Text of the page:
Have you ever had one of those moments where a memory from your childhood has resurfaced, seemingly out of nowhere?

Sometimes, it takes an event in the present day to prompt something from decades previous to re-emerge in your mind.

If you’re lucky, you’ll be reacquainted with a memory that leaves you feeling all warm and fuzzy, but if you’re not, you might stumble upon something dark and disturbing that was clearly buried for a reason.

That was the case for Tilda Swinton, following the horrific murder of James Bulger in Liverpool in 1993.

Swinton was forced to confront a troubling memory from her childhood. Credit: Alamy
Swinton was forced to confront a troubling memory from her childhood. Credit: Alamy

The two-year-old was killed by 10-year-olds Jon Venables and Robert Thompson in a case that shocked the country – and prompted Oscar-winner Swinton to confront a troubling memory from her own childhood.

Speaking to The Telegraph in 2011, the Avengers: Endgame star recalled: “Years ago, when James Bulger was murdered, every newspaper front page was talking about evil.

“At that point, having suppressed it for years, I remembered when I was four or five, I tried to kill my own brother.

“He was newly born and I was disappointed, because he was the third boy. That was enough as far as I was concerned.”

Elaborating on what exactly happened, she recounted: “I went into his room to kill him, saw some ribbons from a bonnet going into his mouth, and began to pull them out. And I was discovered saving his life.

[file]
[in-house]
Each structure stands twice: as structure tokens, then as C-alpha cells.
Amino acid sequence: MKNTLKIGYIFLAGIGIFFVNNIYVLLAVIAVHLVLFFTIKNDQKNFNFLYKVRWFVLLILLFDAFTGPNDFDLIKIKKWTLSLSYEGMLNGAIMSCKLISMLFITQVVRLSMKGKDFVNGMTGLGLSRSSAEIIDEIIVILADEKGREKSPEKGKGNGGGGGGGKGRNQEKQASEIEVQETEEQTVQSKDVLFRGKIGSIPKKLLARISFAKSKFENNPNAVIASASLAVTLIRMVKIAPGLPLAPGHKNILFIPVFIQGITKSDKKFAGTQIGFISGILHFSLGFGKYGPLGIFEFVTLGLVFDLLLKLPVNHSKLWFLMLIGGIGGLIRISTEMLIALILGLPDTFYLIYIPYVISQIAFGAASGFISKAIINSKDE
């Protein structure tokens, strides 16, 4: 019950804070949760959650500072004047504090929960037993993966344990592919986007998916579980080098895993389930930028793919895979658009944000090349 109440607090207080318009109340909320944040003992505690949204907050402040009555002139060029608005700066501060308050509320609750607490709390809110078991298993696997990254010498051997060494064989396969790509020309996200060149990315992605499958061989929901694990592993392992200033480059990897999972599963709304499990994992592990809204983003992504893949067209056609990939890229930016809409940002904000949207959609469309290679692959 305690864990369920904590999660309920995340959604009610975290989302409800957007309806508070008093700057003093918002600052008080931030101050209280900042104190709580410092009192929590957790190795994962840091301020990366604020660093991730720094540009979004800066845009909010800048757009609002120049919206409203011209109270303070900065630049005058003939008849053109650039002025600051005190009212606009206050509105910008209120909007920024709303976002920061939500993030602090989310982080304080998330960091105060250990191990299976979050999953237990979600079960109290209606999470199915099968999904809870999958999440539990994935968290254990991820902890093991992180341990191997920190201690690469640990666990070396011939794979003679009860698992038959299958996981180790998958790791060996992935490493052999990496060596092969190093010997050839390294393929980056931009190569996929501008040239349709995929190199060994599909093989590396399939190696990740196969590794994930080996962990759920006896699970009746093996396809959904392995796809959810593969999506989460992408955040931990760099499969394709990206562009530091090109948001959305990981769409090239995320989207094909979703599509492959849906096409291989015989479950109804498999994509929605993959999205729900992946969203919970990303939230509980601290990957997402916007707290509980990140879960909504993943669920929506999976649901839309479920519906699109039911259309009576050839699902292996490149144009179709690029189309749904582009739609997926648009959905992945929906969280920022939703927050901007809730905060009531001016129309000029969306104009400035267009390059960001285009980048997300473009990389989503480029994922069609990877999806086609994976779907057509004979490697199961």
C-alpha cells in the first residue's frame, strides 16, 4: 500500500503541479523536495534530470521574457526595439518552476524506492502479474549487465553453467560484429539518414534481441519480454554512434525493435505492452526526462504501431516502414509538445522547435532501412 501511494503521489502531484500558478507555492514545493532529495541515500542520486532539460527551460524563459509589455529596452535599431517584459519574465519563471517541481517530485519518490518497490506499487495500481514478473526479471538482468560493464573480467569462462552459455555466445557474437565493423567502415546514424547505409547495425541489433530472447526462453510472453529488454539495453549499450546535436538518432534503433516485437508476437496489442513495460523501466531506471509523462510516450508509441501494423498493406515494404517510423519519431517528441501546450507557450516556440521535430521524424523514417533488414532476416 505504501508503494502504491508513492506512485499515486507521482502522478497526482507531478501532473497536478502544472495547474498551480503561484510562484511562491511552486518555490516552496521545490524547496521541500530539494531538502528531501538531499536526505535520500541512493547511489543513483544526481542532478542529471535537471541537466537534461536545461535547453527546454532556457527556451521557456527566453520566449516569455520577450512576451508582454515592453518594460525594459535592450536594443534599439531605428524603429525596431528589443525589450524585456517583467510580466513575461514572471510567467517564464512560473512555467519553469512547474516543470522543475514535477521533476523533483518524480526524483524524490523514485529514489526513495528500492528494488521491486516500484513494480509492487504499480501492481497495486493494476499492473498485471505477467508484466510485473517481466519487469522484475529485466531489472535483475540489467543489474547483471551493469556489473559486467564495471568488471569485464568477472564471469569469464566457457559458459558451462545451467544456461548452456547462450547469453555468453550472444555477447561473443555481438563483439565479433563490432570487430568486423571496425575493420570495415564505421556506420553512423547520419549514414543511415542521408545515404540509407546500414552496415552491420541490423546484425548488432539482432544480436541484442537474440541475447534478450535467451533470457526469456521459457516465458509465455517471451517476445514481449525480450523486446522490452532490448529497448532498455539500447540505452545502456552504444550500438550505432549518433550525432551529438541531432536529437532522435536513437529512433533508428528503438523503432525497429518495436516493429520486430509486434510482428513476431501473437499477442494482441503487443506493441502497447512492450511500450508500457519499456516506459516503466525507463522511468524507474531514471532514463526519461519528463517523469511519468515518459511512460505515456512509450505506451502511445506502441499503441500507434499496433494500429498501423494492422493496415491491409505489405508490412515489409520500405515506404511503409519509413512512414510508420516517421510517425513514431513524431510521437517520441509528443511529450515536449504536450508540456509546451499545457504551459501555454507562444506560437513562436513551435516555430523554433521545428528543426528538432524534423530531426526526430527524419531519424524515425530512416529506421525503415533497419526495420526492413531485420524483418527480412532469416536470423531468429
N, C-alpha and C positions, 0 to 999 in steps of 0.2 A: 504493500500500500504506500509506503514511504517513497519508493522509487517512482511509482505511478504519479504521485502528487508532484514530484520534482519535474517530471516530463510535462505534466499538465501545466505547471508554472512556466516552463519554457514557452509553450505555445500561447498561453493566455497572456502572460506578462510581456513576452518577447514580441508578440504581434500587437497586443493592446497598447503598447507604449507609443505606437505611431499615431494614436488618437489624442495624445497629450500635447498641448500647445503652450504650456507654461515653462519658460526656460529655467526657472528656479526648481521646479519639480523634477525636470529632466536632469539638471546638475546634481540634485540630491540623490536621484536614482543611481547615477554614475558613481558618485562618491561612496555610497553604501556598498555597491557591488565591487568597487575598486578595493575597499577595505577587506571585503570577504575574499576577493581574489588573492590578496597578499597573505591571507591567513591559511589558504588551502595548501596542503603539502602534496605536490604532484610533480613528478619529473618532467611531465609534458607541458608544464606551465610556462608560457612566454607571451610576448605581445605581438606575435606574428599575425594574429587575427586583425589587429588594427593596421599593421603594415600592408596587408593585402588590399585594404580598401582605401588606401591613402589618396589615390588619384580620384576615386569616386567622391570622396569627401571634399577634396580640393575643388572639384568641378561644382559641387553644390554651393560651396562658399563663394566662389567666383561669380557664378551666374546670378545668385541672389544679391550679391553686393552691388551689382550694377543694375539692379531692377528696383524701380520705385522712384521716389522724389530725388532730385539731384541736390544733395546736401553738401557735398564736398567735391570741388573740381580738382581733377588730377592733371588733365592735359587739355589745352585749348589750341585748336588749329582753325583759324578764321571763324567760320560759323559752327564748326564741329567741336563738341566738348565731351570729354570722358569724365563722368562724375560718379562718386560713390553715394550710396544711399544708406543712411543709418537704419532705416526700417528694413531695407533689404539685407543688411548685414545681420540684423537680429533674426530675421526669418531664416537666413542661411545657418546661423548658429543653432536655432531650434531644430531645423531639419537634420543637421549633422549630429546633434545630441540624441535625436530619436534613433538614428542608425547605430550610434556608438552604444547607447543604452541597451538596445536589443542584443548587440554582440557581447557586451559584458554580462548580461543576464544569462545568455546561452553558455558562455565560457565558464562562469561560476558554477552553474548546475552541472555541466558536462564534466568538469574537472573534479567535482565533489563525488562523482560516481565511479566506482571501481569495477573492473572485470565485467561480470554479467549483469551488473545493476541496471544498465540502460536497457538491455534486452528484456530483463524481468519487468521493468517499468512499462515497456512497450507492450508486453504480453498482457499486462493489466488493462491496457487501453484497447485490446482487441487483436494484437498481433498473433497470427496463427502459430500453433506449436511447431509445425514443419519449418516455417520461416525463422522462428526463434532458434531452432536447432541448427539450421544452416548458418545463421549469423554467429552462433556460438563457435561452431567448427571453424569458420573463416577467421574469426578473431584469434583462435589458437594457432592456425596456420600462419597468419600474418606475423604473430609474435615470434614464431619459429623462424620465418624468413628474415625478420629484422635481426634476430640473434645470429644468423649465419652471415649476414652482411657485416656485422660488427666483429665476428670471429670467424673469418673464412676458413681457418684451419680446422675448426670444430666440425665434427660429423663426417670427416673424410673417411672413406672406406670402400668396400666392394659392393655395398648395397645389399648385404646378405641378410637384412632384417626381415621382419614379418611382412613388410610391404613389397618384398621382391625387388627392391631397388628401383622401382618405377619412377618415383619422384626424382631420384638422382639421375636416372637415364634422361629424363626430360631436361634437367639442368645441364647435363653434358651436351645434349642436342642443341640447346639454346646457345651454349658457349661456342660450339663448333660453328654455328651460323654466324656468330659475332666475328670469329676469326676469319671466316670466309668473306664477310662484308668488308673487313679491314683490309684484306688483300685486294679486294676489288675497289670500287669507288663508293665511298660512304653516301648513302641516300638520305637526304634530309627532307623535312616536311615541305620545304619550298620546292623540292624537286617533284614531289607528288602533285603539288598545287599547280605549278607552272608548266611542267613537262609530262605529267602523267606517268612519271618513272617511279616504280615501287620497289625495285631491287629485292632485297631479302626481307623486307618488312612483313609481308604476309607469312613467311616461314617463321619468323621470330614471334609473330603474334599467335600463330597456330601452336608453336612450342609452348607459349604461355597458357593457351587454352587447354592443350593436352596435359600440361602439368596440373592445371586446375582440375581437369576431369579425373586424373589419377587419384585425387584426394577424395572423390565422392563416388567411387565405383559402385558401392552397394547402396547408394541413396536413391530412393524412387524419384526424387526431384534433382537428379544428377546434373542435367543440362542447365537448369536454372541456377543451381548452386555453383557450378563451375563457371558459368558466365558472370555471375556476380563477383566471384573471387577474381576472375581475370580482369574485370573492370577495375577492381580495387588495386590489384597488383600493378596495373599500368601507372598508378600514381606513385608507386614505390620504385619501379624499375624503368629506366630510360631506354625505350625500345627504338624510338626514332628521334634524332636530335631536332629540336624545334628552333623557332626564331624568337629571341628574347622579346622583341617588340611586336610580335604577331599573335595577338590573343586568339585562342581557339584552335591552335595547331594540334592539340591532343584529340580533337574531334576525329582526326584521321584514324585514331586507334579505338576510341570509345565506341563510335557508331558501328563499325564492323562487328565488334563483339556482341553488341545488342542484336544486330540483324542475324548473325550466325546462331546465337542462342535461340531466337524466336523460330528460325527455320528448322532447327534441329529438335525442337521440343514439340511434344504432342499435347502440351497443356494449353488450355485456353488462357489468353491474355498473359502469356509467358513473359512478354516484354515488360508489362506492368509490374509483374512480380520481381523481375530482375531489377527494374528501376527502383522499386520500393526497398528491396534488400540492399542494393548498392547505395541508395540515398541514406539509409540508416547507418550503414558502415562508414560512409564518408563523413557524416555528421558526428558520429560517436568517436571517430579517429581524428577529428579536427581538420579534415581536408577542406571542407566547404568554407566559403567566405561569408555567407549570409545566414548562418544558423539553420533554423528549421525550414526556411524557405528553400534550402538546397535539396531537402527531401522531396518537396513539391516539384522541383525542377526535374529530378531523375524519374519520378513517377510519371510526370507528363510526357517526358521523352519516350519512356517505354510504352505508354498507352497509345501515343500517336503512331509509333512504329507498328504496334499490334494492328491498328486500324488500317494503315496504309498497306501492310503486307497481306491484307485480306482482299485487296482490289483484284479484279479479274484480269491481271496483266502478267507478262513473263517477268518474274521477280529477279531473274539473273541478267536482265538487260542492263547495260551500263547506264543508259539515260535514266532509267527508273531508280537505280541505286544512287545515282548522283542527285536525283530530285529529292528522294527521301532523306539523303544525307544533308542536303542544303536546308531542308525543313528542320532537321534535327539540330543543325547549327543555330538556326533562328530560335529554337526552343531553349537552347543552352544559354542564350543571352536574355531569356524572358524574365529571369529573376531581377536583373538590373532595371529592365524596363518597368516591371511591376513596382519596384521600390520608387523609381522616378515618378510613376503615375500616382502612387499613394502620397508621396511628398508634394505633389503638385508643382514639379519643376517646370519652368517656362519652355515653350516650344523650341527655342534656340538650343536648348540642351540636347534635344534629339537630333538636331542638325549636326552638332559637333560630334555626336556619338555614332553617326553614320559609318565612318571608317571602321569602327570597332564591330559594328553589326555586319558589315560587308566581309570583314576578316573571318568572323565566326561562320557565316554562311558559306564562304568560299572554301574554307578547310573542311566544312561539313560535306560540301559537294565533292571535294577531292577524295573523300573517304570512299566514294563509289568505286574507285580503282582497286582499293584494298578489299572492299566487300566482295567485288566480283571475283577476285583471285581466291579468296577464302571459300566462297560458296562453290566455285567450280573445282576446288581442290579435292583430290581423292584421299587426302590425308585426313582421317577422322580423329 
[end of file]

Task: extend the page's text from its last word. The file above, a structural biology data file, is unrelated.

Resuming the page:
“So I had this strange reputation – my brother’s saviour – and no one knew I wanted to kill him.

“It took the Bulger case for me to remember that I’d seriously wanted to. I thought, why doesn’t this happen more often?”

Bulger's killing shocked the country. Credit: Alamy
Bulger’s killing shocked the country. Credit: Alamy

Speaking in November, former Supreme Court justice Lord Brown of Eaton-under-Heywood said it was ‘high time to banish the long shadow’ of the Bulger case, as he backed raising the age of criminal responsibility from 10 to 12.

Campaigners believe the case accounts for the reluctance of the authorities to increase the age of criminal responsibility.

Lord Brown said: “A 10-year-old’s mental capacities are not comparable to those of an older adolescent or adult.

“Criminalising these youngsters while they are still developing their identities and their character, growing socially and emotionally, is deeply damaging to their self-esteem and their future prospects.

“Brand a child 10 or 11 a criminal and that is how he will come to see and identify himself, and so in future he will behave.”